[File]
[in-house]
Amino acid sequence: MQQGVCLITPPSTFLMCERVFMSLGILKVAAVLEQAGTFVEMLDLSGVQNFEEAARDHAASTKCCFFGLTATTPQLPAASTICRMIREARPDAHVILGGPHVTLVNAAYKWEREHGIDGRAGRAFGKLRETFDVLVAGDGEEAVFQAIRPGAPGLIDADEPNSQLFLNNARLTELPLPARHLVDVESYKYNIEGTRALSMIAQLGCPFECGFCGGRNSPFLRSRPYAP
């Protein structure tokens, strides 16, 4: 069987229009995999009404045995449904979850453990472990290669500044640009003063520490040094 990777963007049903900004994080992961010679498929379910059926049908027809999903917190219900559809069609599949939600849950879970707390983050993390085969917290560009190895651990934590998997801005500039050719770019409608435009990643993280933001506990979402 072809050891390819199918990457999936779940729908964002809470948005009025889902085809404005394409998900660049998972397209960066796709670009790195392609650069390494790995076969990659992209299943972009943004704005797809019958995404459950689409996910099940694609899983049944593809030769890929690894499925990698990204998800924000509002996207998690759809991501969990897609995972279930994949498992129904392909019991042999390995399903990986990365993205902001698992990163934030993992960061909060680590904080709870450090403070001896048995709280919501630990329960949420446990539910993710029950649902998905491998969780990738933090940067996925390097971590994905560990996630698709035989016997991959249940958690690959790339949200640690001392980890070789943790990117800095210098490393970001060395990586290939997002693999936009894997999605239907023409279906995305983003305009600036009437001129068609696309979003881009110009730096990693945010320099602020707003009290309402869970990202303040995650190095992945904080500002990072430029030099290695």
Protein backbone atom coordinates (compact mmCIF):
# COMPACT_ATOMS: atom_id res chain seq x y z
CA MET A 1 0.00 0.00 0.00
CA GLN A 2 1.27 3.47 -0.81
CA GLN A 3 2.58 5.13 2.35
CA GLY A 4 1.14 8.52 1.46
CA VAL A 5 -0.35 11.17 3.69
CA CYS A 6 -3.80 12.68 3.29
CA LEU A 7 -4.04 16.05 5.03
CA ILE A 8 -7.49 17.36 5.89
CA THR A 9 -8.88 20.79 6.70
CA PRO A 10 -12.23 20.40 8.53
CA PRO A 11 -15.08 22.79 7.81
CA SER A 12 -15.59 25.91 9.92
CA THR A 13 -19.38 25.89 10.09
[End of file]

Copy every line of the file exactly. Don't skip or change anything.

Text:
[in-house]
Amino acid sequence: MQQGVCLITPPSTFLMCERVFMSLGILKVAAVLEQAGTFVEMLDLSGVQNFEEAARDHAASTKCCFFGLTATTPQLPAASTICRMIREARPDAHVILGGPHVTLVNAAYKWEREHGIDGRAGRAFGKLRETFDVLVAGDGEEAVFQAIRPGAPGLIDADEPNSQLFLNNARLTELPLPARHLVDVESYKYNIEGTRALSMIAQLGCPFECGFCGGRNSPFLRSRPYAP
């Protein structure tokens, strides 16, 4: 069987229009995999009404045995449904979850453990472990290669500044640009003063520490040094 990777963007049903900004994080992961010679498929379910059926049908027809999903917190219900559809069609599949939600849950879970707390983050993390085969917290560009190895651990934590998997801005500039050719770019409608435009990643993280933001506990979402 072809050891390819199918990457999936779940729908964002809470948005009025889902085809404005394409998900660049998972397209960066796709670009790195392609650069390494790995076969990659992209299943972009943004704005797809019958995404459950689409996910099940694609899983049944593809030769890929690894499925990698990204998800924000509002996207998690759809991501969990897609995972279930994949498992129904392909019991042999390995399903990986990365993205902001698992990163934030993992960061909060680590904080709870450090403070001896048995709280919501630990329960949420446990539910993710029950649902998905491998969780990738933090940067996925390097971590994905560990996630698709035989016997991959249940958690690959790339949200640690001392980890070789943790990117800095210098490393970001060395990586290939997002693999936009894997999605239907023409279906995305983003305009600036009437001129068609696309979003881009110009730096990693945010320099602020707003009290309402869970990202303040995650190095992945904080500002990072430029030099290695």
Protein backbone atom coordinates (compact mmCIF):
# COMPACT_ATOMS: atom_id res chain seq x y z
CA MET A 1 0.00 0.00 0.00
CA GLN A 2 1.27 3.47 -0.81
CA GLN A 3 2.58 5.13 2.35
CA GLY A 4 1.14 8.52 1.46
CA VAL A 5 -0.35 11.17 3.69
CA CYS A 6 -3.80 12.68 3.29
CA LEU A 7 -4.04 16.05 5.03
CA ILE A 8 -7.49 17.36 5.89
CA THR A 9 -8.88 20.79 6.70
CA PRO A 10 -12.23 20.40 8.53
CA PRO A 11 -15.08 22.79 7.81
CA SER A 12 -15.59 25.91 9.92
CA THR A 13 -19.38 25.89 10.09